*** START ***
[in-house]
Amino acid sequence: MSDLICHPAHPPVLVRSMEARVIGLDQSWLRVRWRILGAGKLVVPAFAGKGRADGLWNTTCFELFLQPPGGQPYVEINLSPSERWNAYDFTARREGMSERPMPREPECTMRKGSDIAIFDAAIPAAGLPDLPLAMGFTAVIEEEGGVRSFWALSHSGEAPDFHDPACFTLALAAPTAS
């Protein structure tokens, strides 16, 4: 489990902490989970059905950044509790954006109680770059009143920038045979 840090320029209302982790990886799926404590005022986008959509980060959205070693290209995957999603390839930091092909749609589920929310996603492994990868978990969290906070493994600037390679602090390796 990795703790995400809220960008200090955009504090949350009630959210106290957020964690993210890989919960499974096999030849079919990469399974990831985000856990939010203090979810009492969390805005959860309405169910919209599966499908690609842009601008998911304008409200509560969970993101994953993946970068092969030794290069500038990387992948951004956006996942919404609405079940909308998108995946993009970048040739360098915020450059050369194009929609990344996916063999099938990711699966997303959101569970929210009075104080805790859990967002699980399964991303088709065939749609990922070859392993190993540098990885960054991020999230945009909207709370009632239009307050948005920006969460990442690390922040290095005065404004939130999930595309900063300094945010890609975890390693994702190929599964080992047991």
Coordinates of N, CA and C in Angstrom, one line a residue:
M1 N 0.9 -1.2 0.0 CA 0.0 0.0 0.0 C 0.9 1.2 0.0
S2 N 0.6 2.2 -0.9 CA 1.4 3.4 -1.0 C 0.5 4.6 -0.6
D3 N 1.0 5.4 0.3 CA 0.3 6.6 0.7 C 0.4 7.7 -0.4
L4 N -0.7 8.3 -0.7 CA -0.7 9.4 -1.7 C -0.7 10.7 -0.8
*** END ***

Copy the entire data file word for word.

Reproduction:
[in-house]
Amino acid sequence: MSDLICHPAHPPVLVRSMEARVIGLDQSWLRVRWRILGAGKLVVPAFAGKGRADGLWNTTCFELFLQPPGGQPYVEINLSPSERWNAYDFTARREGMSERPMPREPECTMRKGSDIAIFDAAIPAAGLPDLPLAMGFTAVIEEEGGVRSFWALSHSGEAPDFHDPACFTLALAAPTAS
């Protein structure tokens, strides 16, 4: 489990902490989970059905950044509790954006109680770059009143920038045979 840090320029209302982790990886799926404590005022986008959509980060959205070693290209995957999603390839930091092909749609589920929310996603492994990868978990969290906070493994600037390679602090390796 990795703790995400809220960008200090955009504090949350009630959210106290957020964690993210890989919960499974096999030849079919990469399974990831985000856990939010203090979810009492969390805005959860309405169910919209599966499908690609842009601008998911304008409200509560969970993101994953993946970068092969030794290069500038990387992948951004956006996942919404609405079940909308998108995946993009970048040739360098915020450059050369194009929609990344996916063999099938990711699966997303959101569970929210009075104080805790859990967002699980399964991303088709065939749609990922070859392993190993540098990885960054991020999230945009909207709370009632239009307050948005920006969460990442690390922040290095005065404004939130999930595309900063300094945010890609975890390693994702190929599964080992047991």
Coordinates of N, CA and C in Angstrom, one line a residue:
M1 N 0.9 -1.2 0.0 CA 0.0 0.0 0.0 C 0.9 1.2 0.0
S2 N 0.6 2.2 -0.9 CA 1.4 3.4 -1.0 C 0.5 4.6 -0.6
D3 N 1.0 5.4 0.3 CA 0.3 6.6 0.7 C 0.4 7.7 -0.4
L4 N -0.7 8.3 -0.7 CA -0.7 9.4 -1.7 C -0.7 10.7 -0.8